As an instructional exercise, this becomes certainly a far more ludic activity than we traditionally seek in the serious business of thinking about the unthinkable. Nonetheless, we see it as an excellent way to introduce some difficult high level concepts to audiences which might not otherwise want to engage them. We think the results are far better than the limited appreciation retained after a dry lecture, or a hot but entirely off topic debate over the plausibility of underlying events of a different scenario.

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21 December 2007

Explaining the limited impact of university level intelligence scholarship

Among the more damning aspects of the current state of intelligence studies academia is the near irrelevance of what few contributions to the literature that it does produce – at least in its incarnations at civilian universities. Our continued search for interdisciplinary contributions in no small part stems from the need to fill this void – and especially to find something other than the tired rehashing of reform discussions and notional sketches of some ideal fantasy of a unified new organization chart.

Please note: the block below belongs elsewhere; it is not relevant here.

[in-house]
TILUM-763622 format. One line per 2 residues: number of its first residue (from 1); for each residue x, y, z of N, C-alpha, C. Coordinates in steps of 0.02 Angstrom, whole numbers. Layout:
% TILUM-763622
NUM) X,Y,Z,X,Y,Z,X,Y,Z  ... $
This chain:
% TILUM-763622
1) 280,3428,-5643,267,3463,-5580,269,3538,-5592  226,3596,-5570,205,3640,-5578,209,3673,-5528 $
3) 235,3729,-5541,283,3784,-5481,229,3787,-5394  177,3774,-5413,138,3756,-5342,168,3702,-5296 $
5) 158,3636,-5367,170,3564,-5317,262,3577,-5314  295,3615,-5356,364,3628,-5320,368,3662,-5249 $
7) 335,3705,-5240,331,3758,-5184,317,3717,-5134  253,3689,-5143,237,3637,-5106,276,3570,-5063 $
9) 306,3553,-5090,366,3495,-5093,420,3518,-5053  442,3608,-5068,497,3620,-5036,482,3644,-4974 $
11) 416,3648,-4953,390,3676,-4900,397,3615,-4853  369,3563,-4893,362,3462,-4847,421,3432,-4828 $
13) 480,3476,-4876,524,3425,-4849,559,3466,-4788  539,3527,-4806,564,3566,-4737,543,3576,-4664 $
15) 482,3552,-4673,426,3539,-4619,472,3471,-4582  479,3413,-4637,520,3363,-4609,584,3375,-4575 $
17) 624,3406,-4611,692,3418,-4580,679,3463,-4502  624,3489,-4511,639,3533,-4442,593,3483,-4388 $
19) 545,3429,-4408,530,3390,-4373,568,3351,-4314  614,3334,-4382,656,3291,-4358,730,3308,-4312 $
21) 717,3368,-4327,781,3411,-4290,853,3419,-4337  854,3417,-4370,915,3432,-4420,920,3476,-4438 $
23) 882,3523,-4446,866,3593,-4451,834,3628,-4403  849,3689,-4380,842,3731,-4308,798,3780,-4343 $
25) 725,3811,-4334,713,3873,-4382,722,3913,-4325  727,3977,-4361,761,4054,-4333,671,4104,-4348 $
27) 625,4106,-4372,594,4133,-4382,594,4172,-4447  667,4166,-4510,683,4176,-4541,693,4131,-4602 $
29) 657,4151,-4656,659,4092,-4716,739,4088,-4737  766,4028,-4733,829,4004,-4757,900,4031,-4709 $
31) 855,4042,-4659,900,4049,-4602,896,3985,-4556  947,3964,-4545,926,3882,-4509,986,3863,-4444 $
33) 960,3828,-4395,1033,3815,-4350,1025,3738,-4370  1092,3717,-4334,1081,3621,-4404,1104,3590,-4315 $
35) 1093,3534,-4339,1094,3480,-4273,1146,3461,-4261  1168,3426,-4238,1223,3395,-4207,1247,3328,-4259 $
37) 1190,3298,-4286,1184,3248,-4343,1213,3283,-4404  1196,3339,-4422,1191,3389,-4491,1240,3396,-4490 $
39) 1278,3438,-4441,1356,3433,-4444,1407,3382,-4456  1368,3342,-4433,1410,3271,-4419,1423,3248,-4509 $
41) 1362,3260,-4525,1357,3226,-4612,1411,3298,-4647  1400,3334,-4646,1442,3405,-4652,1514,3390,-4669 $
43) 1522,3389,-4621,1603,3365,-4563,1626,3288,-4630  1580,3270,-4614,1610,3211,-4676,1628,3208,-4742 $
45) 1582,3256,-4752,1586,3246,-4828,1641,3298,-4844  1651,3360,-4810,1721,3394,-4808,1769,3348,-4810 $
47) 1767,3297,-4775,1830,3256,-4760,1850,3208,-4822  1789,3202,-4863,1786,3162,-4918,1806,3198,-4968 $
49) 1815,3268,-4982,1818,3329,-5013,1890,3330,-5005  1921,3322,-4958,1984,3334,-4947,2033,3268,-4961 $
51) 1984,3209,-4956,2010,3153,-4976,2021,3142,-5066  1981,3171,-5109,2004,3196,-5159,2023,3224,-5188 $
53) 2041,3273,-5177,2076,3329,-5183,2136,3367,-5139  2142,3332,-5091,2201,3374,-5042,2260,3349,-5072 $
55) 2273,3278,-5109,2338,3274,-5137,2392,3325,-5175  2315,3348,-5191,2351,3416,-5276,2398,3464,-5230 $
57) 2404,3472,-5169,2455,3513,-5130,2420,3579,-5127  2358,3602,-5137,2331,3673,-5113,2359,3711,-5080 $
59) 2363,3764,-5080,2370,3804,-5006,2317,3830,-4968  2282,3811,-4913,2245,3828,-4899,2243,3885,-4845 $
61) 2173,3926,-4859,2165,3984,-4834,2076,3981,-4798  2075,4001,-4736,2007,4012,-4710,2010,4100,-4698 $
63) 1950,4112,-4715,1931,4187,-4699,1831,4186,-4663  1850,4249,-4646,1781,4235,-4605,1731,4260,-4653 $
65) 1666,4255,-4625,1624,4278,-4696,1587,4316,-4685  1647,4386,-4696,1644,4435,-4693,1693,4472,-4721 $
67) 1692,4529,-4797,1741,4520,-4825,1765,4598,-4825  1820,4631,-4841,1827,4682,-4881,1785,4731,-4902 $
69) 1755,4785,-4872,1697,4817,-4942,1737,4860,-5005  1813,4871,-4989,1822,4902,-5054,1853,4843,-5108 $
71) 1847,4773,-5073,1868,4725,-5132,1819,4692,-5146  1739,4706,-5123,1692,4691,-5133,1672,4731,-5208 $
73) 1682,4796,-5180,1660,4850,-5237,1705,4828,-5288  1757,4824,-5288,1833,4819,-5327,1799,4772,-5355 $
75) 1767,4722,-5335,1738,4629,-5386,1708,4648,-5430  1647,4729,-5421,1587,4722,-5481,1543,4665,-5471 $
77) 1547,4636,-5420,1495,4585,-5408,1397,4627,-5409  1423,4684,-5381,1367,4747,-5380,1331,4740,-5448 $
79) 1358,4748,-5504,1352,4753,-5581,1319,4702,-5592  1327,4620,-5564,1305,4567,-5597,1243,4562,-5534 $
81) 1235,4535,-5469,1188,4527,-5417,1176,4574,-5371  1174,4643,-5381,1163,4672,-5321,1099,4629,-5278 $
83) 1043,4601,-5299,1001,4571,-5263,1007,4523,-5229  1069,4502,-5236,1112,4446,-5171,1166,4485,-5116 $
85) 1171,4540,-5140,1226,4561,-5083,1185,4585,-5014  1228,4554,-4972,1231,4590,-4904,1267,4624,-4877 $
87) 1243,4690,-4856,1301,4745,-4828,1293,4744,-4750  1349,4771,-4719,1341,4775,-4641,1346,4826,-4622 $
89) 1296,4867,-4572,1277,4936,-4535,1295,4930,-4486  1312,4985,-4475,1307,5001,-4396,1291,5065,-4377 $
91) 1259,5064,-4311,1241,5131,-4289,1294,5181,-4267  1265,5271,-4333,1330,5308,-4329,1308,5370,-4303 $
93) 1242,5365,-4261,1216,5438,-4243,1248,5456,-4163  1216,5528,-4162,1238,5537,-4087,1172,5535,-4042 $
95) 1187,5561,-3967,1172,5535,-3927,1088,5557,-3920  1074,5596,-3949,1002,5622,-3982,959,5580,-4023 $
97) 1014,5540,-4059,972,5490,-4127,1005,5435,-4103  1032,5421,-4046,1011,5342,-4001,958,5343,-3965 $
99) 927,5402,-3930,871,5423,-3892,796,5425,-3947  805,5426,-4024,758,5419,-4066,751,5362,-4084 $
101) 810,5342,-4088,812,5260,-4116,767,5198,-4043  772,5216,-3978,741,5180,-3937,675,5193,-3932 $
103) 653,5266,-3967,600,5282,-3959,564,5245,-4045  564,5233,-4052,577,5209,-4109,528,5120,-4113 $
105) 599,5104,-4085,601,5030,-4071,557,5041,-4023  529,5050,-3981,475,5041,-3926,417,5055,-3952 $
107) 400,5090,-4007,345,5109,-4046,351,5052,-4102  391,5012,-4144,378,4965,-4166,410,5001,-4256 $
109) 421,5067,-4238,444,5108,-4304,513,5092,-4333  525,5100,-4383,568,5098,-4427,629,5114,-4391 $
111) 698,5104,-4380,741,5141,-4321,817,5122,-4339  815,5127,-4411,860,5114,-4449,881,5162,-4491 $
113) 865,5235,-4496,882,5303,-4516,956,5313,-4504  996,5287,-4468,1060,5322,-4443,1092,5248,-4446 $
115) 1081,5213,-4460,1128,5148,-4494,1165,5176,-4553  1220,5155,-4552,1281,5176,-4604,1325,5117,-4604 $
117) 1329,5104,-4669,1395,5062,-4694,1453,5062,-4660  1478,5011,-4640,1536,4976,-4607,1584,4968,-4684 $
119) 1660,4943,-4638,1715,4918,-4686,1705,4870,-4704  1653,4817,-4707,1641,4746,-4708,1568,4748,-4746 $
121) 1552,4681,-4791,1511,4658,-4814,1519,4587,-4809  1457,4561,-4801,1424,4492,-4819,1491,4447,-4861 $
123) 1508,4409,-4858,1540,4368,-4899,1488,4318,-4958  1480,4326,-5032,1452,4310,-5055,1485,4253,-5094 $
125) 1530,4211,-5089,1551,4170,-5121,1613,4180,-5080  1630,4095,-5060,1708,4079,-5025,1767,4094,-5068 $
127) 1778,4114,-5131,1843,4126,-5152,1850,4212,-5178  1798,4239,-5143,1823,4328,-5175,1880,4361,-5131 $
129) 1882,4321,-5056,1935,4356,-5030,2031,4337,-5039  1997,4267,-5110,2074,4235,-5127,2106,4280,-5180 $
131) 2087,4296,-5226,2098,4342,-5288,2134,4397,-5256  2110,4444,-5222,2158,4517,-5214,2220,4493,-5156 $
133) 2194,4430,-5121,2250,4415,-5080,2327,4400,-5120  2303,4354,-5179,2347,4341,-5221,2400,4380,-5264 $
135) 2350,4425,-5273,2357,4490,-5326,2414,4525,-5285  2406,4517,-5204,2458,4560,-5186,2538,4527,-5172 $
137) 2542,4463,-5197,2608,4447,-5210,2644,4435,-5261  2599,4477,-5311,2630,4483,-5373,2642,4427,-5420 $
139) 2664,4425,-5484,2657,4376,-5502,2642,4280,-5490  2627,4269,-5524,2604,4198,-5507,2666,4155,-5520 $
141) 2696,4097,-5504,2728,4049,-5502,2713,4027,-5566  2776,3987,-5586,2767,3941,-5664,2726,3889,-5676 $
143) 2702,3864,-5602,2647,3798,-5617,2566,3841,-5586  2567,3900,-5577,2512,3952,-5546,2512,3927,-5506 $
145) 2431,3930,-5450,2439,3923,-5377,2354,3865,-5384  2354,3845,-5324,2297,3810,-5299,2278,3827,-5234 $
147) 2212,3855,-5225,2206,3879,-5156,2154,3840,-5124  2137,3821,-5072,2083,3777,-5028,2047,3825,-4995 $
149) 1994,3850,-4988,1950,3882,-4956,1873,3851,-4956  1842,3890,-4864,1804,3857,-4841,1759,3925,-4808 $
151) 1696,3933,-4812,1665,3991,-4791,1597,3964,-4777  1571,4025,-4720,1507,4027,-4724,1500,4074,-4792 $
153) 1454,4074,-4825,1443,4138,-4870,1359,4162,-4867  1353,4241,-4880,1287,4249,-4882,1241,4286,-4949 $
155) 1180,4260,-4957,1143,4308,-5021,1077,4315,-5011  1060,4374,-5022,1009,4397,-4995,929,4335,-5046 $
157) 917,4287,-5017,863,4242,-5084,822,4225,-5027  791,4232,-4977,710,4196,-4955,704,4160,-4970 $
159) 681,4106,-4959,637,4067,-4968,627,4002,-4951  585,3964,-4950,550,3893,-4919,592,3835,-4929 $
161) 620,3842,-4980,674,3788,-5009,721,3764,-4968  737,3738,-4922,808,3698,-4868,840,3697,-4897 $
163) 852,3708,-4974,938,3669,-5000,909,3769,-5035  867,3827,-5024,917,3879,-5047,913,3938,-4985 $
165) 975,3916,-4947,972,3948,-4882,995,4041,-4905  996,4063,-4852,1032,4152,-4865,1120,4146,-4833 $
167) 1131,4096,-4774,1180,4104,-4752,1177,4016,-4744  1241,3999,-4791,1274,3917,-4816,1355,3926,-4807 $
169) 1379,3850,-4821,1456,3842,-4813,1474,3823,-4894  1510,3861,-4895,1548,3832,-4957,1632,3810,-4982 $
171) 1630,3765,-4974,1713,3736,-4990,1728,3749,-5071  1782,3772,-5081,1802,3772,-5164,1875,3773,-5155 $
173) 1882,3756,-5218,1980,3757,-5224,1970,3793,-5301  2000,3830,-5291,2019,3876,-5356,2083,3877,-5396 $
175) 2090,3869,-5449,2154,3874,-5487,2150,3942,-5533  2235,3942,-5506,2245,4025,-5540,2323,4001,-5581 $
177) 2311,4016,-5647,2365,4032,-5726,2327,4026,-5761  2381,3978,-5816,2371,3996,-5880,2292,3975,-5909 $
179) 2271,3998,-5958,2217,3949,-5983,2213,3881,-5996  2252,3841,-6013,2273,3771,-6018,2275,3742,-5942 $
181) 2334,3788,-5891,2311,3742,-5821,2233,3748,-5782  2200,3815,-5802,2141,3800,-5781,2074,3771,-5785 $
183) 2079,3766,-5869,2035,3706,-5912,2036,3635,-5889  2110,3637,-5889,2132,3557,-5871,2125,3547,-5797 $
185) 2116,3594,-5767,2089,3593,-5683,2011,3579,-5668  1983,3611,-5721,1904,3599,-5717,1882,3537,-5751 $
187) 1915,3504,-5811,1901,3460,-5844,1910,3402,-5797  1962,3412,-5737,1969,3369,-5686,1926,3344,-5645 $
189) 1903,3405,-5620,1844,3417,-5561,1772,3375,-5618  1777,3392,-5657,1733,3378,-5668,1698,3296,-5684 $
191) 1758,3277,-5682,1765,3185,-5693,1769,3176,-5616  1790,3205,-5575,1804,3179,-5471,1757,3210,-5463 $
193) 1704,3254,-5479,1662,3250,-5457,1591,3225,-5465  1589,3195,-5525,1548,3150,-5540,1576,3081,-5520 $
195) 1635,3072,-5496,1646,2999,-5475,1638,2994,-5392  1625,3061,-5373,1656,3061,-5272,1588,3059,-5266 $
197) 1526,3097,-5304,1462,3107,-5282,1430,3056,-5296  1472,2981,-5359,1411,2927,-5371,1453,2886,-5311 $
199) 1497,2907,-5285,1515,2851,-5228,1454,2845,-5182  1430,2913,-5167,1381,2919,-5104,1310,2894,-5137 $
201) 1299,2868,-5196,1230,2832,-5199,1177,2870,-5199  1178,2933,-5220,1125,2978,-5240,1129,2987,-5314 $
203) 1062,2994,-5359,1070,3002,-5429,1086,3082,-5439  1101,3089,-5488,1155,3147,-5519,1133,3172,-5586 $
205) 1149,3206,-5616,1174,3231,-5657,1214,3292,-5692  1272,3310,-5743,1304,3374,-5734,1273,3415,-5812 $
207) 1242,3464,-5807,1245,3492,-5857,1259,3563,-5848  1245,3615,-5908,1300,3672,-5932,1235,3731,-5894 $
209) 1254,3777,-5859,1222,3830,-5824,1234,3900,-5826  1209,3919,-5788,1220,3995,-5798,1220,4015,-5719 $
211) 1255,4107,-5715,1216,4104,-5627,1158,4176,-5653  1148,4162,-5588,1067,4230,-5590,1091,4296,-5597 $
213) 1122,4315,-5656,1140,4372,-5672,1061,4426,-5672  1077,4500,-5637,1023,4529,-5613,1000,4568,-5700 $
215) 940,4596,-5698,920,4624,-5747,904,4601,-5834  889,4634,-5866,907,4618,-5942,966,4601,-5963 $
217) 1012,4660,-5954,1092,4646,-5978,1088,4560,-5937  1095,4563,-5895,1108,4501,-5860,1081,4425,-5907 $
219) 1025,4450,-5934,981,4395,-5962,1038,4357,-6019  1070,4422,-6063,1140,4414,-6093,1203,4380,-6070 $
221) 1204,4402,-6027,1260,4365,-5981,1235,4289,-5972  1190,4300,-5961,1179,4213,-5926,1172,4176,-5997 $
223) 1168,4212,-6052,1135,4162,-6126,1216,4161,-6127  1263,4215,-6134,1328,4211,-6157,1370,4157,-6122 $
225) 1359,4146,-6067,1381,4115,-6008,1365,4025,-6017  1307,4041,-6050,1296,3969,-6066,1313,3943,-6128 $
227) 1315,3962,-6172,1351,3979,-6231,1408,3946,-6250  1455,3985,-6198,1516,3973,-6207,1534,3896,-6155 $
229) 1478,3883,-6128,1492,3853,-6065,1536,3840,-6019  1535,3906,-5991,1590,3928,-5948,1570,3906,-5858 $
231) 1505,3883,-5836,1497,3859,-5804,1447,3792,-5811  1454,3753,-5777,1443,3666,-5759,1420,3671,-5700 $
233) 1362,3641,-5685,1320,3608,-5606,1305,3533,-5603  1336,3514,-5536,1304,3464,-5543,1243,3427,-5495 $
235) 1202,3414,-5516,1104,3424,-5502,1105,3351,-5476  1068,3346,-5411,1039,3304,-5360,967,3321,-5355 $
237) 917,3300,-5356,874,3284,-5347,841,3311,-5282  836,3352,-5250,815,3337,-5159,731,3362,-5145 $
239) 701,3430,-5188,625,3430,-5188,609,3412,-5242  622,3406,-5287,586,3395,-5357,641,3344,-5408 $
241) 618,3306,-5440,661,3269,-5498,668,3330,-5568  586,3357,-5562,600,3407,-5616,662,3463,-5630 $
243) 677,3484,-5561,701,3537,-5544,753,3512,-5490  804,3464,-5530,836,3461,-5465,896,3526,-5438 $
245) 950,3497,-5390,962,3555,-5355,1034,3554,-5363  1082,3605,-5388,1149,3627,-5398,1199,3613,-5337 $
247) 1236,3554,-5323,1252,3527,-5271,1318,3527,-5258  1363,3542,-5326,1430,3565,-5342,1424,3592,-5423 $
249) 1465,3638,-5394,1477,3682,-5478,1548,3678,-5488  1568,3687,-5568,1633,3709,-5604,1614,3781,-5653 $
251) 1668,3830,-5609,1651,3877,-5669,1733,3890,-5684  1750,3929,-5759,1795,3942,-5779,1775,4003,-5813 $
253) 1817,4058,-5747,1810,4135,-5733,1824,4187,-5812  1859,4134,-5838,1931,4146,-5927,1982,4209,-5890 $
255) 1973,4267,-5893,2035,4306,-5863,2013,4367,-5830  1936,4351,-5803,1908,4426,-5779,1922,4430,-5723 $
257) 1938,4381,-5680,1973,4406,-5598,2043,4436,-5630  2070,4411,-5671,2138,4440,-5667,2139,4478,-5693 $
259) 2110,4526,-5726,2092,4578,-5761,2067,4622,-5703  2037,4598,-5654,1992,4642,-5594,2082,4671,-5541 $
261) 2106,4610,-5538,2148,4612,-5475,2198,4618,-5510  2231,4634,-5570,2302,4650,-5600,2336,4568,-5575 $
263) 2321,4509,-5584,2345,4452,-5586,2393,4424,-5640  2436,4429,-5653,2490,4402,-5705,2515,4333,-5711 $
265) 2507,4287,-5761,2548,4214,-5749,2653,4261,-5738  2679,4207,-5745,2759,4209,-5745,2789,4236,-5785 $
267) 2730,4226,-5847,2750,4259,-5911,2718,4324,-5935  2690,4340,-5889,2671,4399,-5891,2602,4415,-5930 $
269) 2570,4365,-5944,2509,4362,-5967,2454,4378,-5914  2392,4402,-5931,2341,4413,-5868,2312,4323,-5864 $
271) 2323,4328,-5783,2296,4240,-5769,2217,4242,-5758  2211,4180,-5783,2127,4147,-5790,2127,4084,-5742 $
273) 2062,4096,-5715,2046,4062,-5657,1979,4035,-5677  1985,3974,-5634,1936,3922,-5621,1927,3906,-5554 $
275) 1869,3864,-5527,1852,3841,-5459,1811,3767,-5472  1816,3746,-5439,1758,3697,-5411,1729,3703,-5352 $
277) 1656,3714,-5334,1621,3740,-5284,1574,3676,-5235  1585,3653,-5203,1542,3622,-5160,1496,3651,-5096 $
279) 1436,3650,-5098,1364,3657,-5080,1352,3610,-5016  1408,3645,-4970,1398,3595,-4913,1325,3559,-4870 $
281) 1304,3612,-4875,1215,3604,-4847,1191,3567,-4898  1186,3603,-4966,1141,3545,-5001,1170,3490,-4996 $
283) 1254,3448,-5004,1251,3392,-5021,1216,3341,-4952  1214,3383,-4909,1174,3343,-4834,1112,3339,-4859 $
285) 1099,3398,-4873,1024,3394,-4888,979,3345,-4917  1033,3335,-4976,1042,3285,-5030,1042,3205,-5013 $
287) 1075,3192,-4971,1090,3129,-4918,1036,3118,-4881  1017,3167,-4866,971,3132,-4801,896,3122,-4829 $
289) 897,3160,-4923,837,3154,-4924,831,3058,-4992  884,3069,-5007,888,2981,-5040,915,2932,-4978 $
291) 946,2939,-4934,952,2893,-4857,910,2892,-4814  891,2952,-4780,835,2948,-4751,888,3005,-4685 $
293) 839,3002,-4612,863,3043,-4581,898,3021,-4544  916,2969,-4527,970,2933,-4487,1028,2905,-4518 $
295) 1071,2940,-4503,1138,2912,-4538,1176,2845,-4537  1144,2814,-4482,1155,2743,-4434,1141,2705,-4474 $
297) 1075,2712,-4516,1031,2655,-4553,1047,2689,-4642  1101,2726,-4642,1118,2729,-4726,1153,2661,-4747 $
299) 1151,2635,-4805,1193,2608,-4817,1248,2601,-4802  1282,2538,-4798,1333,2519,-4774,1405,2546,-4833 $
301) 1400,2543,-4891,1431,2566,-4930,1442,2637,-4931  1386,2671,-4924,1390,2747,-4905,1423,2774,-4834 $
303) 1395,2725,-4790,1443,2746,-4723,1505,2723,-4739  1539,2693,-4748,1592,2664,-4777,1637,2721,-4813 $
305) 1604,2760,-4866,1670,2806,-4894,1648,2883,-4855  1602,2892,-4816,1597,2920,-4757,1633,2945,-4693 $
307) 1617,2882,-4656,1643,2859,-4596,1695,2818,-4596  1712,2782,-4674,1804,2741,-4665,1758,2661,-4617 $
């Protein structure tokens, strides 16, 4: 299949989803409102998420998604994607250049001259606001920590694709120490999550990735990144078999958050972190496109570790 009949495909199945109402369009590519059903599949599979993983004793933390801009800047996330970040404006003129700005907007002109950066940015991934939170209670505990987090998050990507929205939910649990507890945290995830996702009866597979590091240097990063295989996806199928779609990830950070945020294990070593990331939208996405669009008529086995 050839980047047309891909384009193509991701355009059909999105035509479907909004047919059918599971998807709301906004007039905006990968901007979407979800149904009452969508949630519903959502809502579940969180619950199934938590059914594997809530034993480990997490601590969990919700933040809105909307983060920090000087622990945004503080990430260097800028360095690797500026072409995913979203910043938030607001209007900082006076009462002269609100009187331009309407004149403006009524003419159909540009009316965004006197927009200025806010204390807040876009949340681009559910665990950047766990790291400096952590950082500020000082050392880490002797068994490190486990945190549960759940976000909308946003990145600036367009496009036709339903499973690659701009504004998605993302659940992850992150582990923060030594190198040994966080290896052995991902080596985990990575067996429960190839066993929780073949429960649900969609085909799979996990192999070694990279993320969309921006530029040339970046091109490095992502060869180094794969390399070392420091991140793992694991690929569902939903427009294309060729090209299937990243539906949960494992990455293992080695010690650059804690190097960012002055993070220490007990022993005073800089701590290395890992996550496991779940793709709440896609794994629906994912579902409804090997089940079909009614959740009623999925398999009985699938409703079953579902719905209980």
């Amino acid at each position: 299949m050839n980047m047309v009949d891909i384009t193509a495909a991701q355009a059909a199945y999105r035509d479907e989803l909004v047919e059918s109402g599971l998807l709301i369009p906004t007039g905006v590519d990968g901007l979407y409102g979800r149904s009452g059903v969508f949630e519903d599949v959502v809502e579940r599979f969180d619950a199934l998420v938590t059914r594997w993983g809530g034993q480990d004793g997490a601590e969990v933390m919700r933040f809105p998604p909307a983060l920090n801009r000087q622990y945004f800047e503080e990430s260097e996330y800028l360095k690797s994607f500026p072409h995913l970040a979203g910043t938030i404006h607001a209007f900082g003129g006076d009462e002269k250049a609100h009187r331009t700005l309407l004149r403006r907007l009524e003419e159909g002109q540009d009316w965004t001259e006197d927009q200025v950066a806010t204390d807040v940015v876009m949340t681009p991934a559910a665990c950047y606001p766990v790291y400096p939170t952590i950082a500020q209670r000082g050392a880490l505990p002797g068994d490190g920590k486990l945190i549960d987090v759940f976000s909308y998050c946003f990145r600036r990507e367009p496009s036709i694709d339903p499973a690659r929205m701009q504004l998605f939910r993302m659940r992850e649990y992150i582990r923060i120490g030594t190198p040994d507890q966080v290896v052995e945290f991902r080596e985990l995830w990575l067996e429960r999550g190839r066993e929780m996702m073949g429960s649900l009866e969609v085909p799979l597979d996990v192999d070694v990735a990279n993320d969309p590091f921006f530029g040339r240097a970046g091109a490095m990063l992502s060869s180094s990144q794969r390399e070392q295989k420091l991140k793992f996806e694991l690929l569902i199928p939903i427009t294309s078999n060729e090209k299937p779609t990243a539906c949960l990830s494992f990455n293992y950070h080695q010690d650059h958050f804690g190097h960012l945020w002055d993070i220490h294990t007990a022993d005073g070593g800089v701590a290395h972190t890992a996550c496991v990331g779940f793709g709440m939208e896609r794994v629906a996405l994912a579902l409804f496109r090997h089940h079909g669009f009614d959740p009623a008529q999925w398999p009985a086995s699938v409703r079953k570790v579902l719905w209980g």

The khaki tower – the military service institutions and war colleges – has done more than its fair share to advance the field in new directions. In fact, without this literature we might be looking at a far sparser landscape of research and writing on those subjects most critical to our field. Unfortunately, for reasons which at this point are beyond irrational, we continue to observe that the civilian academia largely ignores these works no matter how key their contributions. The standards of scholarship and academic rigour at many of the khaki institutions are by any objective measure equal to the best universities in the world – and far exceed that which frequently serves to pass muster at the middle tier civilian schools. Yet the civilian university has offered little in its own right as an alternative.